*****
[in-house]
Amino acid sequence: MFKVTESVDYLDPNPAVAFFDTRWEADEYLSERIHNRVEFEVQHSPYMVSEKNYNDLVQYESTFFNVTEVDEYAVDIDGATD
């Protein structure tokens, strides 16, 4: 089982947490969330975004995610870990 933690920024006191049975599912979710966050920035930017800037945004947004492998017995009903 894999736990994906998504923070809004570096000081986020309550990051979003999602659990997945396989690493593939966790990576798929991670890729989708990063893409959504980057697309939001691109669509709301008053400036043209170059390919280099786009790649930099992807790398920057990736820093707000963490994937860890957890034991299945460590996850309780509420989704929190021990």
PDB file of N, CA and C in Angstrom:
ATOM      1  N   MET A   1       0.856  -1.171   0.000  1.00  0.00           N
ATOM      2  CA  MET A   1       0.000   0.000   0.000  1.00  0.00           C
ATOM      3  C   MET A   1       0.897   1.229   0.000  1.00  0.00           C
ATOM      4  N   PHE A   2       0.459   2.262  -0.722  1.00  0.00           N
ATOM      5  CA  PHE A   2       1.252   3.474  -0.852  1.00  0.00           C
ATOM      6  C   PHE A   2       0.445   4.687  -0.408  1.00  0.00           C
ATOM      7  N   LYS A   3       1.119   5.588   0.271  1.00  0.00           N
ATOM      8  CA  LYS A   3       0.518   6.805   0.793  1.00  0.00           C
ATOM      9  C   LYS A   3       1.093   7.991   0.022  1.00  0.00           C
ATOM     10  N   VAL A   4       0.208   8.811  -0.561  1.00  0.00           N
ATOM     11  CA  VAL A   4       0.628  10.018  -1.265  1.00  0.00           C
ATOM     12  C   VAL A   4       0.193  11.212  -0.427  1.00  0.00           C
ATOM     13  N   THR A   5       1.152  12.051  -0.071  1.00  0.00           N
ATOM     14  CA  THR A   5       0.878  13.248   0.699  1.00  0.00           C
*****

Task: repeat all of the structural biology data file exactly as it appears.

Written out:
[in-house]
Amino acid sequence: MFKVTESVDYLDPNPAVAFFDTRWEADEYLSERIHNRVEFEVQHSPYMVSEKNYNDLVQYESTFFNVTEVDEYAVDIDGATD
């Protein structure tokens, strides 16, 4: 089982947490969330975004995610870990 933690920024006191049975599912979710966050920035930017800037945004947004492998017995009903 894999736990994906998504923070809004570096000081986020309550990051979003999602659990997945396989690493593939966790990576798929991670890729989708990063893409959504980057697309939001691109669509709301008053400036043209170059390919280099786009790649930099992807790398920057990736820093707000963490994937860890957890034991299945460590996850309780509420989704929190021990």
PDB file of N, CA and C in Angstrom:
ATOM      1  N   MET A   1       0.856  -1.171   0.000  1.00  0.00           N
ATOM      2  CA  MET A   1       0.000   0.000   0.000  1.00  0.00           C
ATOM      3  C   MET A   1       0.897   1.229   0.000  1.00  0.00           C
ATOM      4  N   PHE A   2       0.459   2.262  -0.722  1.00  0.00           N
ATOM      5  CA  PHE A   2       1.252   3.474  -0.852  1.00  0.00           C
ATOM      6  C   PHE A   2       0.445   4.687  -0.408  1.00  0.00           C
ATOM      7  N   LYS A   3       1.119   5.588   0.271  1.00  0.00           N
ATOM      8  CA  LYS A   3       0.518   6.805   0.793  1.00  0.00           C
ATOM      9  C   LYS A   3       1.093   7.991   0.022  1.00  0.00           C
ATOM     10  N   VAL A   4       0.208   8.811  -0.561  1.00  0.00           N
ATOM     11  CA  VAL A   4       0.628  10.018  -1.265  1.00  0.00           C
ATOM     12  C   VAL A   4       0.193  11.212  -0.427  1.00  0.00           C
ATOM     13  N   THR A   5       1.152  12.051  -0.071  1.00  0.00           N
ATOM     14  CA  THR A   5       0.878  13.248   0.699  1.00  0.00           C